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Fashion to furniture, 4 trends in domestic manufacturing

October 14, 2016

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Fashion businesses are leaders in the made-in-America manufacturing movement. (Image from "Whirligigtop" via Pixabay)
Fashion businesses are leaders in the made-in-America manufacturing movement. (Image from "Whirligigtop" via Pixabay)

Growing numbers of American companies are seeing the virtues in re-shoring part or all of their operations. There are solid reasons. Americans like domestically made goods, and a growing appetite exists for quality items manufactured on U.S. soil. Also, making goods and products within America creates jobs—a good thing, in any economy. This blog outlines four newsy updates about domestic manufacturing as fodder for your next story on this topic.

Across industries, fashion remains one of the larger beacons in the domestic manufacturing movement. Just this month, Brooks Brothers, the 200-year-old fashion firm, began manufacturing its shirts in North Carolina, its neckties in New York and its suits in Massachusetts. The company also uses its domestically made items as an additional way to market its quality and rich heritage. “Today we are one of the only fashion manufacturers in America still standing,” an executive stated in a corporate video. Kangol hats, a staple for hip-hop artists, were once manufactured in the U.K. Production later moved to China but this year, America’s oldest hat maker began producing the headgear in Adamstown, Pennsylvania. Forbes reports that Lucky Brand, J.Crew and Hanes Brands are also bringing production jobs back to the U.S.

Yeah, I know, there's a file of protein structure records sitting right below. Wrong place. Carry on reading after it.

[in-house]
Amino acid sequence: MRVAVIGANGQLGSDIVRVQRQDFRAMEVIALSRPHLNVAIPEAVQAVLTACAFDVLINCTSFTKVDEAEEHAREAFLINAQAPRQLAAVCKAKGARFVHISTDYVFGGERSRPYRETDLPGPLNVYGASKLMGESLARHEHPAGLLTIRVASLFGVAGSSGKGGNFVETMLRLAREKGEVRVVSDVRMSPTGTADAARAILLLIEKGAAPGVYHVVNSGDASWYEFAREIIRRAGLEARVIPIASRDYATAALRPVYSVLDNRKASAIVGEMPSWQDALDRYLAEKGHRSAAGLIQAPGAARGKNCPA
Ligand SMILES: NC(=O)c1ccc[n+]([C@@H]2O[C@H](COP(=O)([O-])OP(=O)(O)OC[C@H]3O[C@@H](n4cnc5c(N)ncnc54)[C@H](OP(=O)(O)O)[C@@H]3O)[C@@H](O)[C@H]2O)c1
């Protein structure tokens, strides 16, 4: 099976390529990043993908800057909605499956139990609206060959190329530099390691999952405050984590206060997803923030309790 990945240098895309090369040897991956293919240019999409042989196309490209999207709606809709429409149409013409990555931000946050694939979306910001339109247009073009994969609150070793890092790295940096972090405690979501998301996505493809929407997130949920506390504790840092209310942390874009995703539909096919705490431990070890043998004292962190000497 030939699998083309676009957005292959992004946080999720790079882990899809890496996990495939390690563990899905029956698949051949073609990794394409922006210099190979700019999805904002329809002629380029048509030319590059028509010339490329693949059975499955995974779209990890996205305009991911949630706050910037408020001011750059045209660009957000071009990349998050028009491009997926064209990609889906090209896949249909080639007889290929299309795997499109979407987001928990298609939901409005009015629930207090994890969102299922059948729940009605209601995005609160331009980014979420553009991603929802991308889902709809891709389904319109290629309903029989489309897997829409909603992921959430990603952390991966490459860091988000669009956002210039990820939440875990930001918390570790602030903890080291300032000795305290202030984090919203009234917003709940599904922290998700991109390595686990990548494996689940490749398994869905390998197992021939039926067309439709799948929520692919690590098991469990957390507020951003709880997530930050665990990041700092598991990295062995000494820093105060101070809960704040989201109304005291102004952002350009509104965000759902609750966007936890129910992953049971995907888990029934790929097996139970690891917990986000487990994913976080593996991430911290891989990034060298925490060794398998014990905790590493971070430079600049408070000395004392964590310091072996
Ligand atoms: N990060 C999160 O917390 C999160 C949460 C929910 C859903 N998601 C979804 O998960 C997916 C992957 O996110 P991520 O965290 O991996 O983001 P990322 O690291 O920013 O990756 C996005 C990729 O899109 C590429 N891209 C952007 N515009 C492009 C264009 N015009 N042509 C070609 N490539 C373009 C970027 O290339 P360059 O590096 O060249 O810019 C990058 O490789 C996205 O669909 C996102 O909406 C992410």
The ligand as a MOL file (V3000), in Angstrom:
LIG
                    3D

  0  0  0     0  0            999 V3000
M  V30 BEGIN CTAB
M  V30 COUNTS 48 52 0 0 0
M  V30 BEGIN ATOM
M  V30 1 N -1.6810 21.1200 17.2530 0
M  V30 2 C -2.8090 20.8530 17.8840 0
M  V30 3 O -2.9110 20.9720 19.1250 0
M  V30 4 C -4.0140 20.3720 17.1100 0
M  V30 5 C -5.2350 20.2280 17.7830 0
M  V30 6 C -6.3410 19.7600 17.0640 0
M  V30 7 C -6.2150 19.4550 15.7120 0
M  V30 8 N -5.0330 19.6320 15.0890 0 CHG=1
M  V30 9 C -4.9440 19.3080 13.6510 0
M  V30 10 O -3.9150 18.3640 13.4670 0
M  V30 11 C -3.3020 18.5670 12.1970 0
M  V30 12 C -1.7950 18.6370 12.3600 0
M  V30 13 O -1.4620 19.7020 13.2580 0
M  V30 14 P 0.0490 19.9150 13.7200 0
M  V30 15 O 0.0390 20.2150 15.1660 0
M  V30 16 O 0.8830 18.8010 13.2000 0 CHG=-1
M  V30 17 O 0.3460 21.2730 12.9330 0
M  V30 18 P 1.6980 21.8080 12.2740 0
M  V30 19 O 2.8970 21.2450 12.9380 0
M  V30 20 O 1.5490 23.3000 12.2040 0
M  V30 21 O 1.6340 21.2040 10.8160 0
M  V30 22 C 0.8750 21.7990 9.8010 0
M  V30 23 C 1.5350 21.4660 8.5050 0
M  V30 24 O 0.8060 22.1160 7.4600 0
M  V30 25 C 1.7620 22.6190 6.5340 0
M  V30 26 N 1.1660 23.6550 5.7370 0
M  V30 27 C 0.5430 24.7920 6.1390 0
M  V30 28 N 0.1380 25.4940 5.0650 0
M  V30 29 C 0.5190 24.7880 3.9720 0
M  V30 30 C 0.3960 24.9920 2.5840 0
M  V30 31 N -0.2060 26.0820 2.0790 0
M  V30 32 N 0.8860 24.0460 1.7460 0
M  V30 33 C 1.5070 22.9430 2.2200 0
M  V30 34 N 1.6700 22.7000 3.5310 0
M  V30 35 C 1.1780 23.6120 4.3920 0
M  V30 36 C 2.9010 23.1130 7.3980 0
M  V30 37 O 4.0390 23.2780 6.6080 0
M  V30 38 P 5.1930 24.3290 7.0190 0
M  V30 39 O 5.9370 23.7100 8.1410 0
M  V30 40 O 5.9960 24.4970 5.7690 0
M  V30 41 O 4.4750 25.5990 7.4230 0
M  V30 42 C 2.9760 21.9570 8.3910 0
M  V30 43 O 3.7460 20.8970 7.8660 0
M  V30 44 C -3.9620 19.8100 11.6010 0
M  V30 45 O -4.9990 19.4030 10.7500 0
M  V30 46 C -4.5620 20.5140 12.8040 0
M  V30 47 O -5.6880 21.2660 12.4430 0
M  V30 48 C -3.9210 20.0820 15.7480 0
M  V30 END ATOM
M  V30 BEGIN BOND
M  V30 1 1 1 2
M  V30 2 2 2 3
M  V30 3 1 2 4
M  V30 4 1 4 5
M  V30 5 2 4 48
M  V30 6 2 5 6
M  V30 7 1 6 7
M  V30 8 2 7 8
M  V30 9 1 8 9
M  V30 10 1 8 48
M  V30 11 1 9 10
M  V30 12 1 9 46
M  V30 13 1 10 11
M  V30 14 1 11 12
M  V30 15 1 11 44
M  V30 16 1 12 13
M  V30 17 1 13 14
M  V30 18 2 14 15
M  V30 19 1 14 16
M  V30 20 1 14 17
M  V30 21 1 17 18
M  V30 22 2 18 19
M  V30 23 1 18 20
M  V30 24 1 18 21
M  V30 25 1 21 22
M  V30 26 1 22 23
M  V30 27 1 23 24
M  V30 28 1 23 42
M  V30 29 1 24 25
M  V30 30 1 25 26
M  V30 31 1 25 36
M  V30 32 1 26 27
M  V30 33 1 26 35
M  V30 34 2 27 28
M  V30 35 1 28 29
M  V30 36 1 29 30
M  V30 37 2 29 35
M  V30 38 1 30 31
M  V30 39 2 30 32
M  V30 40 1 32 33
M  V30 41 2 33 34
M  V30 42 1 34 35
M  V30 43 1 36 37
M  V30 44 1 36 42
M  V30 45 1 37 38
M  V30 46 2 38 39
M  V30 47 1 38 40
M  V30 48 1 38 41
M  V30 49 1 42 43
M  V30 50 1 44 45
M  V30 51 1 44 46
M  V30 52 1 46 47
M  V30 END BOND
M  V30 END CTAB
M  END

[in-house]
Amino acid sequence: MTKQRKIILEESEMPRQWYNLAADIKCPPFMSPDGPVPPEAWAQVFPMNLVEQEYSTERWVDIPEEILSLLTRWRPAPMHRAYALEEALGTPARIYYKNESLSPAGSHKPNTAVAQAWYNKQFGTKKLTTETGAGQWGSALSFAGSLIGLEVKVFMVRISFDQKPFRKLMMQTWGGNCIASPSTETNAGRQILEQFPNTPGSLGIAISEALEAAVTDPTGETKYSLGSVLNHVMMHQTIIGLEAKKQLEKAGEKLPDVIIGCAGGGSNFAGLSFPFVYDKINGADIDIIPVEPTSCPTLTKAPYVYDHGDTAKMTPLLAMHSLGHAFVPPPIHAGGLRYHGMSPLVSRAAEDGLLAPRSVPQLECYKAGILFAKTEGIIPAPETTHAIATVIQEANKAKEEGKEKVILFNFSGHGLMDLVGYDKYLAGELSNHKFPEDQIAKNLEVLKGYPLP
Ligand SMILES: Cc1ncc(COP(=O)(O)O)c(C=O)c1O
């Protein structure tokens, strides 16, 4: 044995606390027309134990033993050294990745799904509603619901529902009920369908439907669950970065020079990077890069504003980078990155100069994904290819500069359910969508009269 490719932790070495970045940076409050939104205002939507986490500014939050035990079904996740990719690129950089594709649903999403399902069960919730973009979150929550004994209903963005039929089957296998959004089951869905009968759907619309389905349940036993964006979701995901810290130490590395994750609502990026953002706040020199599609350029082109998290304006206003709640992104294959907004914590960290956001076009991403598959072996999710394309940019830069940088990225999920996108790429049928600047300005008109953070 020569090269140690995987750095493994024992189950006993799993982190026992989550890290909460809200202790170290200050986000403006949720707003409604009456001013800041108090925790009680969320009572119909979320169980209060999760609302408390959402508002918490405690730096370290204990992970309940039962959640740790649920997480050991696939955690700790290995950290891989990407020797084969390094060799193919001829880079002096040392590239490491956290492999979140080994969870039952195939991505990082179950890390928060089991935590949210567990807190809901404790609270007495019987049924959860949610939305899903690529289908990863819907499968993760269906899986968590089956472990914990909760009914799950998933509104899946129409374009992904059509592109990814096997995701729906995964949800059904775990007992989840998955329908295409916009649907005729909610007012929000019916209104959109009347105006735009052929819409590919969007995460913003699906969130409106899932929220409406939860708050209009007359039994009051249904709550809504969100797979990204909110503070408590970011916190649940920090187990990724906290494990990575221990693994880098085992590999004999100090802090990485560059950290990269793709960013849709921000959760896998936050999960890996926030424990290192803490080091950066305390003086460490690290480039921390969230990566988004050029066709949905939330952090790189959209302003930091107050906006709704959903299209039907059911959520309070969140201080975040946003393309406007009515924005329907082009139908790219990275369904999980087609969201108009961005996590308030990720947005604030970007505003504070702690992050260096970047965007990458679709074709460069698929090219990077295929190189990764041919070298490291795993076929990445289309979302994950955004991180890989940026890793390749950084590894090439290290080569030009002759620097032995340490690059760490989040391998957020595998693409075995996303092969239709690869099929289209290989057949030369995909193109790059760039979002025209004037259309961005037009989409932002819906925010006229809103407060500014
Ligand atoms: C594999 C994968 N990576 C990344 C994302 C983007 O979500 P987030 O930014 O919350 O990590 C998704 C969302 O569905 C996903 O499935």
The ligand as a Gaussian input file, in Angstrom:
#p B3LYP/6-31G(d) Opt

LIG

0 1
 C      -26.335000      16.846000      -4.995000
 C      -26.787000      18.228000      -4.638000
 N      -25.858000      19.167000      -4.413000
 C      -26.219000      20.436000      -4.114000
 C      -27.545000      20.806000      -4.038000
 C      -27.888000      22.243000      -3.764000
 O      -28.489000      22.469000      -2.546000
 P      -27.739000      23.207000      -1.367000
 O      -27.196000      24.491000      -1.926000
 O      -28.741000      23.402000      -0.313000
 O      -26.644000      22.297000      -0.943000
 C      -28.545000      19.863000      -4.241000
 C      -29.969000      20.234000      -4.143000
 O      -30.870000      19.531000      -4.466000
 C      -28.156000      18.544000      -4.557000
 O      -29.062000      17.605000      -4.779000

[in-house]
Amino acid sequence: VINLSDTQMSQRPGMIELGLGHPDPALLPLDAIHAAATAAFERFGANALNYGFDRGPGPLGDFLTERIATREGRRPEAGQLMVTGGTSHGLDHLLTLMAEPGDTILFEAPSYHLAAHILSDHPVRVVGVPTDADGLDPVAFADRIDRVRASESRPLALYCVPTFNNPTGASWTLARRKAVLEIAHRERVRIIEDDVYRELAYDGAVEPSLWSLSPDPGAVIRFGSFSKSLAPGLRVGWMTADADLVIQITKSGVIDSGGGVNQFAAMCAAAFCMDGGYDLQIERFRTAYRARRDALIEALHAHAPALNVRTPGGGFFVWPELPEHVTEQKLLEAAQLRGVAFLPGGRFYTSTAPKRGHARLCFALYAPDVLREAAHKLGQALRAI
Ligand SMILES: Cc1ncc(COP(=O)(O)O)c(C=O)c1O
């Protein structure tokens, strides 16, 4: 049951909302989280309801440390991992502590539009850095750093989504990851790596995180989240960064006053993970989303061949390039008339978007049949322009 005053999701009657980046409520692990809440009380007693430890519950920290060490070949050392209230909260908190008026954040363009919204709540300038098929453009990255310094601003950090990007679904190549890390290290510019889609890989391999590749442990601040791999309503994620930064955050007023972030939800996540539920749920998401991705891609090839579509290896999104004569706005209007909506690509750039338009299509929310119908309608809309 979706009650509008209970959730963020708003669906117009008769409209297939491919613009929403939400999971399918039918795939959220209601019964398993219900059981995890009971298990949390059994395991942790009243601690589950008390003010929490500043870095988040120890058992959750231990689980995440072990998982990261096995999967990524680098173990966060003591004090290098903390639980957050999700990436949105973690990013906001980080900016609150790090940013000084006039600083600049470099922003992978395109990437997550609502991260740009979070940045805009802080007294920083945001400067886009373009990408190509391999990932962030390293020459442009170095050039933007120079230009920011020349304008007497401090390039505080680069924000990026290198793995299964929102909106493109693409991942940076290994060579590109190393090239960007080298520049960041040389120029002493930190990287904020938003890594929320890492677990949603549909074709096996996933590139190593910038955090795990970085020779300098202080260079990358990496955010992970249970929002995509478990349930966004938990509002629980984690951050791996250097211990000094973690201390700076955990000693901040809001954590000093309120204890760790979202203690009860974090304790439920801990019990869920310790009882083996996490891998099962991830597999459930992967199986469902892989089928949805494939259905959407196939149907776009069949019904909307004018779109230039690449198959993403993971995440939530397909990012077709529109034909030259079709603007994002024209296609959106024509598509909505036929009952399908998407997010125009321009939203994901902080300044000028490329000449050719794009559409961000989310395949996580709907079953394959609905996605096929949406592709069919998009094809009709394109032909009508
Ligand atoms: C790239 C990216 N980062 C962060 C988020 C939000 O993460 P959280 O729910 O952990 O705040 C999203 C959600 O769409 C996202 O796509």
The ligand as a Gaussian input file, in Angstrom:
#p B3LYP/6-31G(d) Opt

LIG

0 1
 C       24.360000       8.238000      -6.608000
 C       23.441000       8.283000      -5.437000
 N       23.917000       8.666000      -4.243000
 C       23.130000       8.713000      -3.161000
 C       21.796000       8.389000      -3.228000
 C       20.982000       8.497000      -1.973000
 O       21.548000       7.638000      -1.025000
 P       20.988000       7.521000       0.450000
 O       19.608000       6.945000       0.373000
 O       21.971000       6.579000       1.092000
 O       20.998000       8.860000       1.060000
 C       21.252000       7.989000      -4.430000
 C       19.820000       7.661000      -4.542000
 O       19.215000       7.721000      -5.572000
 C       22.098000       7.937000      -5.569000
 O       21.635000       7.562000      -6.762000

Manufacturing remains turbulent in some countries

Pakistan, South Asia’s second-largest economy has long been a bastion of textile manufacturing, and yet the country lost 500,000 factory jobs in the last two years, with most production going to competitors in Vietnam, Bangladesh and India. Reports like this one attribute the losses to ongoing power outages. Years of insurgency, bombings and violence have also tarnished Pakistan’s image, the report said.

Both presidential nominees endorse domestic manufacturing

Republicans and democrats can’t agree on much, but both presidential candidates have pledged to bring manufacturing jobs back to America. Hillary Clinton’s plan to make it in America lives here. Donald Trump discusses his strategy for job creation for Americans in this speech.

Domestic manufacturing remains diverse

Fashion is one industry returning to U.S. factories, but manufacturing jobs remain diverse across multiple industries including auto, home furnishings and appliances. Emerald Home Furnishings, a Washington-based company, brought its production of couches from China to New Albany, Mississippi this year in order to have access to a strong workforce. The company hired 150 employees as part of the move, according to this report.

Reporter’s takeaway

• Fashion remains one of the industries embracing domestic manufacturing the most with suit makers to hat makers bringing productions home.

• Big manufacturing hubs like Pakistan have lost volumes of factory jobs this past two years to competitors in Vietnam, Bangladesh and India.

• Both presidential nominees have domestic manufacturing as part of their campaigns with promises to return jobs back to Americans.


  • Debbi G McCullough

    Debbi Gardiner McCullough's an executive communications coach and expert helping leaders speak and write in ways that others want to listen. Her expertise ties to clear and compelling writing (how to get there) and helping those with a clunky, inacce...

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